For those who are home, and for those who are on the way. For those who support the historic and just return of the land of Israel to its people, forever loyal to their inheritance, and its restoration.
This past weekend, one of the genuine triumphs of American foreign policy in the past decade was officially reversed. When Lebanese Prime Minister Saad Harriri went to Damascus to pay tribute to his country’s Syrian overlord, the 2005 Cedar Revolution was buried. Less than five years ago, American pressure, which encouraged those forces in Lebanon that longed to be free, helped bring about the withdrawal of the Syrian troops that had occupied that country since the 1970s. Syria had overreached when it sponsored the assassination of Harriri’s father, Rafik, who preceded him as prime minister. That, combined with the increased influence in the region of the United States in the wake of the overthrow of the Saddam Hussein regime in Iraq, had convinced the Syrians that they must retreat.
But although the Syrian army has not returned, it now doesn’t have to. Hezbollah, the potent terrorist force that serves as a proxy for both Iran and Syria, has effectively strangled any hope of Lebanon’s escaping the grasp of those rogue regimes. Syria’s influence is once more unchallenged in Beirut. Rather than witnessing an international tribunal arraigning Syrian dictator Bashar Assad and his underlings for the murder of his father, as well as the transformation of Lebanon into a genuine Arab democracy, Saad Harriri has been compelled to swallow the humiliation of fawning on his father’s murderer.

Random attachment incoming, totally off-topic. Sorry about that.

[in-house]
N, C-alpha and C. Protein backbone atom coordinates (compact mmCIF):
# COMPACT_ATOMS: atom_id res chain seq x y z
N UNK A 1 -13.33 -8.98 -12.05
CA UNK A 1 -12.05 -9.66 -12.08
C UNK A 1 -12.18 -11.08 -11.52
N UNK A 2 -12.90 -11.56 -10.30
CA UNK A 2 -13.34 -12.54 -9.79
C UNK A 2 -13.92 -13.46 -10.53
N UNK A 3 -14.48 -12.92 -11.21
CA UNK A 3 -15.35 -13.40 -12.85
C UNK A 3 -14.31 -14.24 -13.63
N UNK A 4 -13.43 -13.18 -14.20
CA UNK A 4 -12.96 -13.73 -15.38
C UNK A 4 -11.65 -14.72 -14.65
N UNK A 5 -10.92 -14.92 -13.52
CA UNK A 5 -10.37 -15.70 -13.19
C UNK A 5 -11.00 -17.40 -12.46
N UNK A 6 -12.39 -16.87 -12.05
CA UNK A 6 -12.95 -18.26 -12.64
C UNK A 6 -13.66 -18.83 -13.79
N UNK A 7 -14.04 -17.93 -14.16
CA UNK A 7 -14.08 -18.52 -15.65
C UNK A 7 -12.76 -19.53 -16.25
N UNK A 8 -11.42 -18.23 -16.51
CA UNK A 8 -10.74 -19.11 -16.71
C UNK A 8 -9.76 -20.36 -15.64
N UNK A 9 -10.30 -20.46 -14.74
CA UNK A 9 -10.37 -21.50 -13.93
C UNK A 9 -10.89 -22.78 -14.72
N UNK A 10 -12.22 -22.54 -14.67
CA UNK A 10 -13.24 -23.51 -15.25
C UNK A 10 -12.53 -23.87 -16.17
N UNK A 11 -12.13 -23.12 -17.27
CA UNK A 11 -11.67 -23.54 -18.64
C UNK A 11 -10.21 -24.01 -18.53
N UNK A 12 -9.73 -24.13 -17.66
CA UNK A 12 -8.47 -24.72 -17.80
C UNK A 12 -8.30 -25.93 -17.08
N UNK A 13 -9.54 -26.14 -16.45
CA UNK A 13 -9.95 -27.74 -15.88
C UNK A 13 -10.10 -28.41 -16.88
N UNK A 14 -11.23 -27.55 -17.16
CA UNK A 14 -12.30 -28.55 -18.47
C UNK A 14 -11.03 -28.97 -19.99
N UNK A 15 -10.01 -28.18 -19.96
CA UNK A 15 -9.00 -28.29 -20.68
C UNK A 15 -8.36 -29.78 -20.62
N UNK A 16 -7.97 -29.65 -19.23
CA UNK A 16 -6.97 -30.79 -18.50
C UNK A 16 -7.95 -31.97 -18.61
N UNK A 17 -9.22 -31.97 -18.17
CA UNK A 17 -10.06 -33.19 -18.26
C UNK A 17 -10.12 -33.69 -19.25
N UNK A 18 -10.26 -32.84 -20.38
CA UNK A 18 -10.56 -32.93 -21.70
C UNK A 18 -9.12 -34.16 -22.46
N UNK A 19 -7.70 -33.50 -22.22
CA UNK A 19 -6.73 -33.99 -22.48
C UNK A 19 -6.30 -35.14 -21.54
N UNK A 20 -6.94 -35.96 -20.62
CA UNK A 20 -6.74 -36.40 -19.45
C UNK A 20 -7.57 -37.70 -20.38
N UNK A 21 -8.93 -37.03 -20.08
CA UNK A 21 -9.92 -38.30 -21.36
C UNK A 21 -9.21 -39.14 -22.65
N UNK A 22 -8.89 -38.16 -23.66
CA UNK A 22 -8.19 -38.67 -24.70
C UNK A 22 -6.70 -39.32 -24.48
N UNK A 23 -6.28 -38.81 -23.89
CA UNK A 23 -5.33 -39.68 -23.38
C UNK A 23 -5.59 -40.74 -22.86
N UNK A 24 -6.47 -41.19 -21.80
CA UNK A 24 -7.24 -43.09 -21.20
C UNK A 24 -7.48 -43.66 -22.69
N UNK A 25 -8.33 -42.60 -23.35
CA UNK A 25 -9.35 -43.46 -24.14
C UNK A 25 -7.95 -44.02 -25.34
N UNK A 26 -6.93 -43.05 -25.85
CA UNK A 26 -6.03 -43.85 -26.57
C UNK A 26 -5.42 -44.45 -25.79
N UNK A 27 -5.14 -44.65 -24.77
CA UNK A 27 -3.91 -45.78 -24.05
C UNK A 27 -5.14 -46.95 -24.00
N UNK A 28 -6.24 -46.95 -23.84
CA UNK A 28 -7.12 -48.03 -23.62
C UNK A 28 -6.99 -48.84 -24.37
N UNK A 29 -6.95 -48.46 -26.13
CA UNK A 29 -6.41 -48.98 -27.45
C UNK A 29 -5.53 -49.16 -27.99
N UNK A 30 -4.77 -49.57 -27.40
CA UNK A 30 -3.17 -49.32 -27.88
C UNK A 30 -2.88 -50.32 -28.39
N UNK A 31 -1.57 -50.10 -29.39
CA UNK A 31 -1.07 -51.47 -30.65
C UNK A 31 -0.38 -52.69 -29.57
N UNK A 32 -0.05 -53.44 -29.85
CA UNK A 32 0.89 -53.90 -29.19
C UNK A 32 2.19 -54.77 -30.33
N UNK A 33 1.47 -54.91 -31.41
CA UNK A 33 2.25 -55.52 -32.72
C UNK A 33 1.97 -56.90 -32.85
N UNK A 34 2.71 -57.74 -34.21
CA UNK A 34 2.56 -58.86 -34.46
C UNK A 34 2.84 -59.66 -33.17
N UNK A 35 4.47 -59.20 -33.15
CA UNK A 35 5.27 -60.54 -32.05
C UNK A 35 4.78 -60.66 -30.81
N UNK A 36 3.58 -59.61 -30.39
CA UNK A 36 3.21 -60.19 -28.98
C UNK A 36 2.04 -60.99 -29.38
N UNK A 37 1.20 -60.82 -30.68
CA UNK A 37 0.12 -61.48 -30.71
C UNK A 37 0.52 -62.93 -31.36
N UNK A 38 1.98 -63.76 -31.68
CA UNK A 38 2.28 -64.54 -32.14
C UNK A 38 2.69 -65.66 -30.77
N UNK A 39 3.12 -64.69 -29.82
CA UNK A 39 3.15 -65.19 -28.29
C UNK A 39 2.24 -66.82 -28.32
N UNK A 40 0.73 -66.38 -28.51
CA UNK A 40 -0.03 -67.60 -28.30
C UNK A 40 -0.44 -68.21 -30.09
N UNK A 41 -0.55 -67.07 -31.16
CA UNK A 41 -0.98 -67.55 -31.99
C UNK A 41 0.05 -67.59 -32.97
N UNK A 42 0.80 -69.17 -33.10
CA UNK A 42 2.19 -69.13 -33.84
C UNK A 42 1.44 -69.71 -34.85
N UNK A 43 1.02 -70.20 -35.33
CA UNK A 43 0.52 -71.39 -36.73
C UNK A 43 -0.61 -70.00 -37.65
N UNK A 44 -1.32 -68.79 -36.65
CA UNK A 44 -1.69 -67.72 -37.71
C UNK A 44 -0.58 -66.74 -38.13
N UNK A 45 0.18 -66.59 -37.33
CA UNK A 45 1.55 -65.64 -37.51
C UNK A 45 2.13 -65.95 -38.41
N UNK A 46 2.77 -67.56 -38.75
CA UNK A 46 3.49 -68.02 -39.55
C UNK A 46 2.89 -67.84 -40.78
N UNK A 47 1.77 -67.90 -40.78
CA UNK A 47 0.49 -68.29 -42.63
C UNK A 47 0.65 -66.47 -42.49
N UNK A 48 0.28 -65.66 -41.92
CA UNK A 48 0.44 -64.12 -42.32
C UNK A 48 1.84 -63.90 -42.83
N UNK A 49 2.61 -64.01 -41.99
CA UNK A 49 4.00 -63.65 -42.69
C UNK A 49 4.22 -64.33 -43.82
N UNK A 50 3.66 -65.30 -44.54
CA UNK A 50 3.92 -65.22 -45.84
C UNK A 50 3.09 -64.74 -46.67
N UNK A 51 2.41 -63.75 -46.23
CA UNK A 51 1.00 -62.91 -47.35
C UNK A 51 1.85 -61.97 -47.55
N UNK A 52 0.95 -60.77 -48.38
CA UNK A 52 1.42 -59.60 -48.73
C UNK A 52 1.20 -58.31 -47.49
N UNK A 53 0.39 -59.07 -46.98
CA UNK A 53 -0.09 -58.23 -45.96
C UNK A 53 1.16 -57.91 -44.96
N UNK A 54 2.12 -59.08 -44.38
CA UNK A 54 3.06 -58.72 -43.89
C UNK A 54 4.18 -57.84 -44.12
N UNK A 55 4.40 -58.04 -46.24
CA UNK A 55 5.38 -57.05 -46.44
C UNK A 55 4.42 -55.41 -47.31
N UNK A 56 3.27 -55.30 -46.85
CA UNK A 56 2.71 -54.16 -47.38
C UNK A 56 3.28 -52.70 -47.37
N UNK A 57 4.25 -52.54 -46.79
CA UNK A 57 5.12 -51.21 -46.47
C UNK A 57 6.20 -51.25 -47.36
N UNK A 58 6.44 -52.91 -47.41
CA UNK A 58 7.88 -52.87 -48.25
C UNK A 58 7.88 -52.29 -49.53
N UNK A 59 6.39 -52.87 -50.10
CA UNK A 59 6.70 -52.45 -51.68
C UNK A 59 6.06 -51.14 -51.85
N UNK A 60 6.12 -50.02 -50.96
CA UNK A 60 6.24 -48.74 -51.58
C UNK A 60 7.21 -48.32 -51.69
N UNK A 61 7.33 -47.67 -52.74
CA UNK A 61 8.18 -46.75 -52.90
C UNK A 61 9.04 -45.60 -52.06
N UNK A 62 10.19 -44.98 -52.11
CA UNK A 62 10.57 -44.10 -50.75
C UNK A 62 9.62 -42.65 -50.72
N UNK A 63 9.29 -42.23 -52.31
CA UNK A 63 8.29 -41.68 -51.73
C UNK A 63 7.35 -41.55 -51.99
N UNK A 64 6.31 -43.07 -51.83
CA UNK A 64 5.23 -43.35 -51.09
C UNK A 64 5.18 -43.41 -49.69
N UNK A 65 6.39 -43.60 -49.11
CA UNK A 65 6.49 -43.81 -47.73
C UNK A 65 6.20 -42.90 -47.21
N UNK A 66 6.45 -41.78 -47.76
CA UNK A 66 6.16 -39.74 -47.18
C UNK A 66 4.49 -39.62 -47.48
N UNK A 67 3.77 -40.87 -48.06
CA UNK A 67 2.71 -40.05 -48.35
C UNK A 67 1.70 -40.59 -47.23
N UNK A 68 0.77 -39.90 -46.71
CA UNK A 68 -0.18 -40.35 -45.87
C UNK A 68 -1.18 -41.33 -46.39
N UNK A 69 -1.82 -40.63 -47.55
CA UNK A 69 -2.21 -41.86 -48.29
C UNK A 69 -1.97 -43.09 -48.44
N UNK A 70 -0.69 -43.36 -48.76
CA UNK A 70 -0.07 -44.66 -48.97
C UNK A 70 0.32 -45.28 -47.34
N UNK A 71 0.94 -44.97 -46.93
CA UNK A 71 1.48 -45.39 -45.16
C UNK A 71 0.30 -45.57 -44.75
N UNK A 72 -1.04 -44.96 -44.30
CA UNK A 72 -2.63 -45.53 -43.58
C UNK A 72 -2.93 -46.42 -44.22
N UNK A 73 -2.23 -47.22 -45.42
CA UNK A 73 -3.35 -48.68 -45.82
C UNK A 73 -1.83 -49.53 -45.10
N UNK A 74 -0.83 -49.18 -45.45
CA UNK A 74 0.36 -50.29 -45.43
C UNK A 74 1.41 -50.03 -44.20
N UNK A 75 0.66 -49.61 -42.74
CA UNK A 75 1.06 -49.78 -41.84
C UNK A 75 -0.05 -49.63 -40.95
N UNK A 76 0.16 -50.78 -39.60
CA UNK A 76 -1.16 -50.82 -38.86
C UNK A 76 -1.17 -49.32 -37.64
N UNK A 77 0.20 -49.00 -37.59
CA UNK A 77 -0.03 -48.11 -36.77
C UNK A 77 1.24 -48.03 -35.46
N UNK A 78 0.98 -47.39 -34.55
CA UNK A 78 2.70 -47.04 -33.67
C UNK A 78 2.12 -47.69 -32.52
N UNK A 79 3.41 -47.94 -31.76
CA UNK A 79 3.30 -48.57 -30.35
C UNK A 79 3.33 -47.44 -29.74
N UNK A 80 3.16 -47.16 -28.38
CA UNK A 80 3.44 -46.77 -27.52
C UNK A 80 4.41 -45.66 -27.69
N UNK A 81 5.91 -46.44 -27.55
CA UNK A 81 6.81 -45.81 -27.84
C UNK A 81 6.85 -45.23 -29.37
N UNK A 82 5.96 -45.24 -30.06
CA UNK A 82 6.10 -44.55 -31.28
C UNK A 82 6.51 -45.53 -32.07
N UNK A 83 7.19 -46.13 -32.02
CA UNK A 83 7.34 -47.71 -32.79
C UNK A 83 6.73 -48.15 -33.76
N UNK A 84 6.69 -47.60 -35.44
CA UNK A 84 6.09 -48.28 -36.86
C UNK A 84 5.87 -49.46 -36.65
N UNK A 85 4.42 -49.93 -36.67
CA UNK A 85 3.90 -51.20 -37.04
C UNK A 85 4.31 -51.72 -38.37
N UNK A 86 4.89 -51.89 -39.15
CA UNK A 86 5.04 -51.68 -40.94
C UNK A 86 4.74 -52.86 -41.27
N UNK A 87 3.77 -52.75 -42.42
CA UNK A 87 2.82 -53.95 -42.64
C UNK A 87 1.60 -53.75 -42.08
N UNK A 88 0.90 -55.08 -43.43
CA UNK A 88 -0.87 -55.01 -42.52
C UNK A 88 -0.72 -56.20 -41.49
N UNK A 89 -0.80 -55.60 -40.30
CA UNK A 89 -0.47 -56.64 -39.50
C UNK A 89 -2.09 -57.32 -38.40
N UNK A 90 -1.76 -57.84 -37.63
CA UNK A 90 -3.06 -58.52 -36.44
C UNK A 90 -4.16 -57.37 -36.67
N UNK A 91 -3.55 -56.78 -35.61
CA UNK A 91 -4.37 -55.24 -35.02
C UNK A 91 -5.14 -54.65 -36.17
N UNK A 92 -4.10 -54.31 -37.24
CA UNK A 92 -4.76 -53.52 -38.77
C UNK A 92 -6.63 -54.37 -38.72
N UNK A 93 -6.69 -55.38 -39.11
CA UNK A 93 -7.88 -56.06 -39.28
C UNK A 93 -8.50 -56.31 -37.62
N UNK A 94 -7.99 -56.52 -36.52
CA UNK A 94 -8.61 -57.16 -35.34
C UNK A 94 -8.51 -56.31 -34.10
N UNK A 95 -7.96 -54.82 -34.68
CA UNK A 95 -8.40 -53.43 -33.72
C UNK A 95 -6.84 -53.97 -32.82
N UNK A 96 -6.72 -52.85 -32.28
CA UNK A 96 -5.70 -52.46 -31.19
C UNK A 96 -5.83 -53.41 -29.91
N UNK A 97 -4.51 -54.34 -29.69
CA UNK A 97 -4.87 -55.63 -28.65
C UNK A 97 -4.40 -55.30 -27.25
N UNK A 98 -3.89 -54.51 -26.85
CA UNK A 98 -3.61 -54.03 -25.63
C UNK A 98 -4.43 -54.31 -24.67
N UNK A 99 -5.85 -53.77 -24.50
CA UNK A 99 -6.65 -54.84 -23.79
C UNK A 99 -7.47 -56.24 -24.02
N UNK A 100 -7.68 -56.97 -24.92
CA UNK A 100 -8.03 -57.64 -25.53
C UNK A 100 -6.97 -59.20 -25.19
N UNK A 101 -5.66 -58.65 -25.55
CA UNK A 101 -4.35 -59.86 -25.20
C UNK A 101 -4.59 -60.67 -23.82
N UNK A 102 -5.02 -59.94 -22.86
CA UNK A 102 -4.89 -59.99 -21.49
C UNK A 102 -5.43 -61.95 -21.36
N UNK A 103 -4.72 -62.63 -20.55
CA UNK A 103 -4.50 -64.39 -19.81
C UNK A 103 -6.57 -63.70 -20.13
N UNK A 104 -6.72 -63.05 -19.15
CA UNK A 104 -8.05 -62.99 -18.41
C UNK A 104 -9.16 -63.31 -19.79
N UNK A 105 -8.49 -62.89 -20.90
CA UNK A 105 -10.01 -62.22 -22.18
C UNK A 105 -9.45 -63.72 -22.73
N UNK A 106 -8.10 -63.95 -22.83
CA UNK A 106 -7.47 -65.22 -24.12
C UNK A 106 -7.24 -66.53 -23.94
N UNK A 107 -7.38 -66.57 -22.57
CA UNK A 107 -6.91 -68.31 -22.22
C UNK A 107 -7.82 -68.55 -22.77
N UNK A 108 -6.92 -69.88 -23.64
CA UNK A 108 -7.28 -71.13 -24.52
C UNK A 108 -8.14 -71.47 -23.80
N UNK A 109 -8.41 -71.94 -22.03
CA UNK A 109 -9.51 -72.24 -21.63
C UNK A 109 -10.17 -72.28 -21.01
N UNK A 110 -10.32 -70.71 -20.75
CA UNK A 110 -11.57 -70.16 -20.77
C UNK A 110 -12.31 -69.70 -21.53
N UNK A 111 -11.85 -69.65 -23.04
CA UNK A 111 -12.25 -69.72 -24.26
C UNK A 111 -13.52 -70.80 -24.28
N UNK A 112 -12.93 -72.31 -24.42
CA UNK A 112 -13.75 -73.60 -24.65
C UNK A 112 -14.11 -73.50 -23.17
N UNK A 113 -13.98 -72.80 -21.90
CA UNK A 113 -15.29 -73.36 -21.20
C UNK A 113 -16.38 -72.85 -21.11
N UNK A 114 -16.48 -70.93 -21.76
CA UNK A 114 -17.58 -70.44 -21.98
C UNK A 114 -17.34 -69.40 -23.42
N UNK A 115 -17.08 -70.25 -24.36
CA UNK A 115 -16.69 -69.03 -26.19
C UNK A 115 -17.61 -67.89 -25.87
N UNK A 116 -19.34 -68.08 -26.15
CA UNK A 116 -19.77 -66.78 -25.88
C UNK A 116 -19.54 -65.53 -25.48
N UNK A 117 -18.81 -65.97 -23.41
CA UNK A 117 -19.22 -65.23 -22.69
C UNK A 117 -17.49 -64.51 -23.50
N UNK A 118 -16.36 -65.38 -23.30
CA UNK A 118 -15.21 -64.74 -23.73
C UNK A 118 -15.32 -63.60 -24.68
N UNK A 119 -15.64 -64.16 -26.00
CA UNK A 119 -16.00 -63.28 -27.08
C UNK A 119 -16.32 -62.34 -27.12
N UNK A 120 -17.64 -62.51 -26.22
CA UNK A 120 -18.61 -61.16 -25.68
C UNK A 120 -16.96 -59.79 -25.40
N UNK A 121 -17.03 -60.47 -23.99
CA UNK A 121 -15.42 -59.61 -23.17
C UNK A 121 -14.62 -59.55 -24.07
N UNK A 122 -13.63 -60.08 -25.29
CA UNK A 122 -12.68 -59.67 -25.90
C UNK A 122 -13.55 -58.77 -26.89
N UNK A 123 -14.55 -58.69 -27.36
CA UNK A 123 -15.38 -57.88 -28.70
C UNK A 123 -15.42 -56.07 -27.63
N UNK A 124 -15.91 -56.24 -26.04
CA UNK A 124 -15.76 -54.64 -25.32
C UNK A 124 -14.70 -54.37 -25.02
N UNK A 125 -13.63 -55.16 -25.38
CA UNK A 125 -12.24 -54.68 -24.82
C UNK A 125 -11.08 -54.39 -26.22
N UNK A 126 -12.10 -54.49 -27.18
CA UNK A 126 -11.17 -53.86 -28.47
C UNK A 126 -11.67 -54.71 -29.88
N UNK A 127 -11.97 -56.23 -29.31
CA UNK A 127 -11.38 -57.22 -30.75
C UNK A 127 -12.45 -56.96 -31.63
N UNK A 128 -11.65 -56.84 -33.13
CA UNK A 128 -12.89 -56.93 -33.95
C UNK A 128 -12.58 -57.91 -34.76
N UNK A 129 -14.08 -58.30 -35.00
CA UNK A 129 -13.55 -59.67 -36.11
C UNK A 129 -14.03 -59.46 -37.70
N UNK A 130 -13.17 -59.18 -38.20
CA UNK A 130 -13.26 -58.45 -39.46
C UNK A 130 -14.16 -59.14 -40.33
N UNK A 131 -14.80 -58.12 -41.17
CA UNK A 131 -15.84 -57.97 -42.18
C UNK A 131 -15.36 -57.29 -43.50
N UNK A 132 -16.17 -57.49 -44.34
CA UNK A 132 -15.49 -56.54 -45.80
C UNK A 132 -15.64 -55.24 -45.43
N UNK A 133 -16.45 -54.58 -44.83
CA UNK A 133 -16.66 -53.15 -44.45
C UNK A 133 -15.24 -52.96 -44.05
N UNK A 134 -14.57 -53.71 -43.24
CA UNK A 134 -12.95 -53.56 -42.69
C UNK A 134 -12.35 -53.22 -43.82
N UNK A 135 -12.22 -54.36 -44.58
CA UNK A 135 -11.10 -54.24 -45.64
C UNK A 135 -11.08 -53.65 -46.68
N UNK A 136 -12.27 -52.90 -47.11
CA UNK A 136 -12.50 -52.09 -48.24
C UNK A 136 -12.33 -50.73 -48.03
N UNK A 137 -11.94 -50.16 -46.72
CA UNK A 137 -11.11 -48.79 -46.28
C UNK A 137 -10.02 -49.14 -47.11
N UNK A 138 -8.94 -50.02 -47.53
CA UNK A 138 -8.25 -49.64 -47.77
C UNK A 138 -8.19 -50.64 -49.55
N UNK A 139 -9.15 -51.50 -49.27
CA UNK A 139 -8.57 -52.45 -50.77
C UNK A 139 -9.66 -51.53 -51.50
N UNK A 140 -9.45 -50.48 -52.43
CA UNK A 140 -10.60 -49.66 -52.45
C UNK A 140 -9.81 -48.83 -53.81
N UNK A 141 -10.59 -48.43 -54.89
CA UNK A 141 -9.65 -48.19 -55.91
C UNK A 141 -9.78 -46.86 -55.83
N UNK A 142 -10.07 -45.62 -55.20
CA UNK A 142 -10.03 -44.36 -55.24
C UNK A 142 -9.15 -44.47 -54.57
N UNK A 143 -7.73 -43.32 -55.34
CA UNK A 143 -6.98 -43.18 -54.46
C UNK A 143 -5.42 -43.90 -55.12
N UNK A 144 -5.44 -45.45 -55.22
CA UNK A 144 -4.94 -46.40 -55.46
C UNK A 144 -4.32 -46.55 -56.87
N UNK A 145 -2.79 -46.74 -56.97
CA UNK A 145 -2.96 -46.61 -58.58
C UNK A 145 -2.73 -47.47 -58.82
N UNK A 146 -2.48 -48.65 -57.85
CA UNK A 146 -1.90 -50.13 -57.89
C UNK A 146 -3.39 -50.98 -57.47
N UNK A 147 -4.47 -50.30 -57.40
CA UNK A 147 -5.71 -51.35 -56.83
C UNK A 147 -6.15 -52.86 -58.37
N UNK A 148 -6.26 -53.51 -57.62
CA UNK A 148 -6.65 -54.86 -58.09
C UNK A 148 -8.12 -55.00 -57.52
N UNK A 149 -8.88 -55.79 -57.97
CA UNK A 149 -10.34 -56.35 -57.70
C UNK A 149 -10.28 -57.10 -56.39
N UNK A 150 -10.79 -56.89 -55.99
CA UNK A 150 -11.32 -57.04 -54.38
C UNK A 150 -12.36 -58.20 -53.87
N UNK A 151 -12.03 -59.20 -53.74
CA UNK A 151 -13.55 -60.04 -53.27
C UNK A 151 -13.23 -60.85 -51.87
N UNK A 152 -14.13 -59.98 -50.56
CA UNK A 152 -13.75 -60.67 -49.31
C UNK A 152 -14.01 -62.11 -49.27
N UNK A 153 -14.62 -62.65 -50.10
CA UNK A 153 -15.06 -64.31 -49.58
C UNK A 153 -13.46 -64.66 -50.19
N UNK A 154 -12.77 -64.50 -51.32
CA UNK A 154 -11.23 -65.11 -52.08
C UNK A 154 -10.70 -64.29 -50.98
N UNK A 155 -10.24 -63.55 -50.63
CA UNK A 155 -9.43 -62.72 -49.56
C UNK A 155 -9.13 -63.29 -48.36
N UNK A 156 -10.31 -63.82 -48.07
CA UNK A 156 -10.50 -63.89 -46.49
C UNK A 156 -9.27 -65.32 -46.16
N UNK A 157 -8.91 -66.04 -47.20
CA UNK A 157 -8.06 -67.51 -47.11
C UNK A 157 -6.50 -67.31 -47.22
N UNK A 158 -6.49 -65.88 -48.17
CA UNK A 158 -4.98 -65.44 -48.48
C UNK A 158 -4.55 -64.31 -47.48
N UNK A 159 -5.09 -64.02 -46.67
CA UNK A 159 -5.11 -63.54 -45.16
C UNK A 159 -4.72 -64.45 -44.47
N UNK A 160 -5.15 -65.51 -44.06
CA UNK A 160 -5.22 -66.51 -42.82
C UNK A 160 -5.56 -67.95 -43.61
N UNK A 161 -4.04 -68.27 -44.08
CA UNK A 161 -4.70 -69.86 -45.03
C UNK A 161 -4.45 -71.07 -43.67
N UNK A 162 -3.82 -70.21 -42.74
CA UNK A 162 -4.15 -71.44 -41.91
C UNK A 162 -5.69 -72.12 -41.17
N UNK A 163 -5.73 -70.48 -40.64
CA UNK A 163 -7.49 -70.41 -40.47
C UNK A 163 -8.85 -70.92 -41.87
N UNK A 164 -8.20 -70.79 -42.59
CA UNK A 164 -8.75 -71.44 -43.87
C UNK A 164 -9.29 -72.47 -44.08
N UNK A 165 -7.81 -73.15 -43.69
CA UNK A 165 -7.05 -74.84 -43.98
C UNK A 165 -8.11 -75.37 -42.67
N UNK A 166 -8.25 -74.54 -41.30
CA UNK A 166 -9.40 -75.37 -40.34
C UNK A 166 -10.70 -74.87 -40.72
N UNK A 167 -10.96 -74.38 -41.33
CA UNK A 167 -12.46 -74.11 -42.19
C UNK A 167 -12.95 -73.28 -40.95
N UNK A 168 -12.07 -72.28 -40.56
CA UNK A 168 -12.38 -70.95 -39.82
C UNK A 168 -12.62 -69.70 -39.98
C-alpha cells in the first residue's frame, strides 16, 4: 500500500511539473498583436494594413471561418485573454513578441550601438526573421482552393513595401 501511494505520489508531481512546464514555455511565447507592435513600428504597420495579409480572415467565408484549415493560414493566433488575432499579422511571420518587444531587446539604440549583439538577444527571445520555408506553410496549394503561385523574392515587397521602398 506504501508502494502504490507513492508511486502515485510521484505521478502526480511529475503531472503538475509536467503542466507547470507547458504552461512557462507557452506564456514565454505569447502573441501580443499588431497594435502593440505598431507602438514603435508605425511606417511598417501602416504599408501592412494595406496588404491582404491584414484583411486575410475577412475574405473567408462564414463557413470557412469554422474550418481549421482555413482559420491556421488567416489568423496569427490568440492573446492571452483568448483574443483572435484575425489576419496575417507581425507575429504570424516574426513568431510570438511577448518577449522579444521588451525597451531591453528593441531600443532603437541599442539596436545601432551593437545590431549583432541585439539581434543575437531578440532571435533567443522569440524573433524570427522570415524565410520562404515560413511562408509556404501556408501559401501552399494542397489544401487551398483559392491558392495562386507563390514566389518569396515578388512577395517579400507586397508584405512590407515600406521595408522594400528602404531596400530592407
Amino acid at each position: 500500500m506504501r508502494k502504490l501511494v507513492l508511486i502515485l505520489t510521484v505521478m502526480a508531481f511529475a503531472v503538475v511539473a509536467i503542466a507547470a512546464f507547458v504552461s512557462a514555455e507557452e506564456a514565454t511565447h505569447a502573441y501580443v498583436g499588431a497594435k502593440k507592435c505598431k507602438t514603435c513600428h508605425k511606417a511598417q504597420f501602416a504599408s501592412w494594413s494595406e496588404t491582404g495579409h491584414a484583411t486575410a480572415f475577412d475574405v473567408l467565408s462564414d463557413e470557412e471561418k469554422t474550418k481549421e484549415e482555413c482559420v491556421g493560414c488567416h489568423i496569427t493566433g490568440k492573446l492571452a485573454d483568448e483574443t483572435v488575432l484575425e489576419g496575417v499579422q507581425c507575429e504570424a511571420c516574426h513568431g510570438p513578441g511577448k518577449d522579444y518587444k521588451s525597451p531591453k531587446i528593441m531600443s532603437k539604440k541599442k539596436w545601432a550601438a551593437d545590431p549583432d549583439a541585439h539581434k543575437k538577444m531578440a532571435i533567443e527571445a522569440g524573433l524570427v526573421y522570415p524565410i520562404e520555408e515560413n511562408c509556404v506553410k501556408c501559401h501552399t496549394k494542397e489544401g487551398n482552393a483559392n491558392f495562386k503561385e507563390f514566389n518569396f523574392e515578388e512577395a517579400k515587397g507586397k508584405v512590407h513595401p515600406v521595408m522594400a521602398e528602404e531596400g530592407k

What changed? According to the New York Times, the failure of Harriri to maintain his country’s independence is due to one major difference between 2005 and 2009: “since then, the United States and the West have chosen to engage with Syria, not isolate it.” As a result, those who thought they had the West’s backing for resisting the thugs of Damascus have been forced to swallow their pride and swear loyalty to Assad in order to save their lives.
I visited Hevron in November 2000 after the outbreak of the Rosh Hashanah War to see what could be done to assist in the face of the growing daily attacks on the community. After returning to work for the community in the summer of 2001, a bond and a love was forged that grows to this day. My wife Melody and I merited to be married at Ma'arat HaMachpela and now host visitors from throughout the world every Shabbat as well as during the week. Our goal, "Time to come Home!"